A new report from the British Journal of Nutrition (as shown on the US National Library of Medicine / National Institutes of Health website) conducts a “meta-analysis” on 170 different studies to determine whether organically produced milk affects milk quality and nutritional benefits.
Levels of omega-3 fatty acids, which are lauded for their health benefits and are typically found in high quantities in foods such as hemp oil and wild salmon, are “significantly higher in organic milk” than in conventional milk.
This is attributed less to organic production methods and more to cows foraging outdoors, free-range, eating grass instead of grain. Grasses have higher levels of omega-3s than corn, and these omega-3’s move up the food chain from grasses to cows to the humans that consume these meat and dairy products.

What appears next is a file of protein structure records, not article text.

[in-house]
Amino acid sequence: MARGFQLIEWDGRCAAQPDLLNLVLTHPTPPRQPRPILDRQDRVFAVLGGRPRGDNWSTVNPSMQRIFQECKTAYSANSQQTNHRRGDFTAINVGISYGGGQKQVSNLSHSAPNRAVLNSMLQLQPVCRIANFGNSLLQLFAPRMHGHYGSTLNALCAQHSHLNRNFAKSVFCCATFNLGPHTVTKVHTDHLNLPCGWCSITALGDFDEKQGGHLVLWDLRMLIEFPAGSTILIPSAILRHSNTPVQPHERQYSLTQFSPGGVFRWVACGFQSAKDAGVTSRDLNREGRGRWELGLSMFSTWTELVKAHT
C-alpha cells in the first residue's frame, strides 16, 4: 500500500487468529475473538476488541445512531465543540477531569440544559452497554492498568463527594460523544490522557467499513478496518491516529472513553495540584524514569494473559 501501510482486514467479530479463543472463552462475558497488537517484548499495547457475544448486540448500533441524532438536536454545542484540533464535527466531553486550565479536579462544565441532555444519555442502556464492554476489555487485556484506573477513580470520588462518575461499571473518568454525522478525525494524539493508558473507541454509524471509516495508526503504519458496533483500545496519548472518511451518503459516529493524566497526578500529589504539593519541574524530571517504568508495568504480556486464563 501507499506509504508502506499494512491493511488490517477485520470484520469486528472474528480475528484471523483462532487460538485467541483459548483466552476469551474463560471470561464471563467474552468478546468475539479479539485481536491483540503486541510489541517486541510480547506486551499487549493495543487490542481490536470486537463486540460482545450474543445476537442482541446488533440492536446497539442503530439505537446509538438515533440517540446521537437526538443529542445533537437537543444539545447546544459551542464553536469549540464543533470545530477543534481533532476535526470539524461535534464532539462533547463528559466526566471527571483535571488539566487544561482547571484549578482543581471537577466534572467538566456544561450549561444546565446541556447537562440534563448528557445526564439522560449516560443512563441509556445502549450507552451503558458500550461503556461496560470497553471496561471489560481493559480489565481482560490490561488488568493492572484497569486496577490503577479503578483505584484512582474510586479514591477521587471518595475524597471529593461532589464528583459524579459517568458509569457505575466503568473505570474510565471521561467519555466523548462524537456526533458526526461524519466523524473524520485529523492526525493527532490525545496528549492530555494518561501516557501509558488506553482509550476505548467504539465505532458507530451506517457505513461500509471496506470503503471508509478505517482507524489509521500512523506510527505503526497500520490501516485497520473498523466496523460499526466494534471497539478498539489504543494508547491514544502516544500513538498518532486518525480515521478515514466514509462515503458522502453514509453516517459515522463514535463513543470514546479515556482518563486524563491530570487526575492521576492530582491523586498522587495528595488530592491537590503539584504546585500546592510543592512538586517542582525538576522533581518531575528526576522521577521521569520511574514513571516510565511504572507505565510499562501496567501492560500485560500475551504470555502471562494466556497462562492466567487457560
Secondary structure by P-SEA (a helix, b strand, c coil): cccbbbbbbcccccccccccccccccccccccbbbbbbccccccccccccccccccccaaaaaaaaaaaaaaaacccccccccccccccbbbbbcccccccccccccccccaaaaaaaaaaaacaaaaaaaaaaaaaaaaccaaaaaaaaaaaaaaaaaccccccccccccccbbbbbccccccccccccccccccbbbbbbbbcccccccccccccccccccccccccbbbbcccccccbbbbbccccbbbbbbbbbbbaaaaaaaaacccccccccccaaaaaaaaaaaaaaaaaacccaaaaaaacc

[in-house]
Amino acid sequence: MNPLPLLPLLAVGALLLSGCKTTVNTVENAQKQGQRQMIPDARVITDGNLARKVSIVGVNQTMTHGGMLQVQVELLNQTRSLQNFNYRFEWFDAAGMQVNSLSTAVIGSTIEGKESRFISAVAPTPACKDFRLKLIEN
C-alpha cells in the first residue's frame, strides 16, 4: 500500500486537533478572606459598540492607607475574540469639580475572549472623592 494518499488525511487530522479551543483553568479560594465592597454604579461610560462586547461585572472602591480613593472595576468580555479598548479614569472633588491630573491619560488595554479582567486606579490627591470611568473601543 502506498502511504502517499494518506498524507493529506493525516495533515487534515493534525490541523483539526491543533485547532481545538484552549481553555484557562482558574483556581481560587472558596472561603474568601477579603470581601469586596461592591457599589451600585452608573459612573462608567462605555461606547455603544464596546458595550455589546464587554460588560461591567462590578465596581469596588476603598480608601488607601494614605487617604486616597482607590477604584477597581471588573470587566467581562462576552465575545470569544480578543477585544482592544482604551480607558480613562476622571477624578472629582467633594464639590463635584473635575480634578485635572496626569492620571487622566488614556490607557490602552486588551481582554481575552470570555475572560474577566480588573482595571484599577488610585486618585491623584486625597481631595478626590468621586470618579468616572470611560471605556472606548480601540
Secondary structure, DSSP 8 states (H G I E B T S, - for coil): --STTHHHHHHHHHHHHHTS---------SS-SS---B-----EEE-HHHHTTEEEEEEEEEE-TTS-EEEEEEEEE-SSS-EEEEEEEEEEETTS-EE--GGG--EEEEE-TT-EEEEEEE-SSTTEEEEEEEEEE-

A co-author of the study, Charles Benbrook, says “It’s not something magical about organic. It’s about what the animals are being fed. For once, this is a pretty simple story.”
Clearly, consumers are paying a premium for organic milk, particularly artisan brands that might have cream on top or otherwise tout the benefits of grass-fed, sustainably and humanely managed dairy products. Studies are increasingly showing the benefits go beyond the reduction of pesticides and herbicides in our diet, and the bottom line may be that it’s in part because what cows eat are what humans eat.
licensed organic milk image from Shutterstock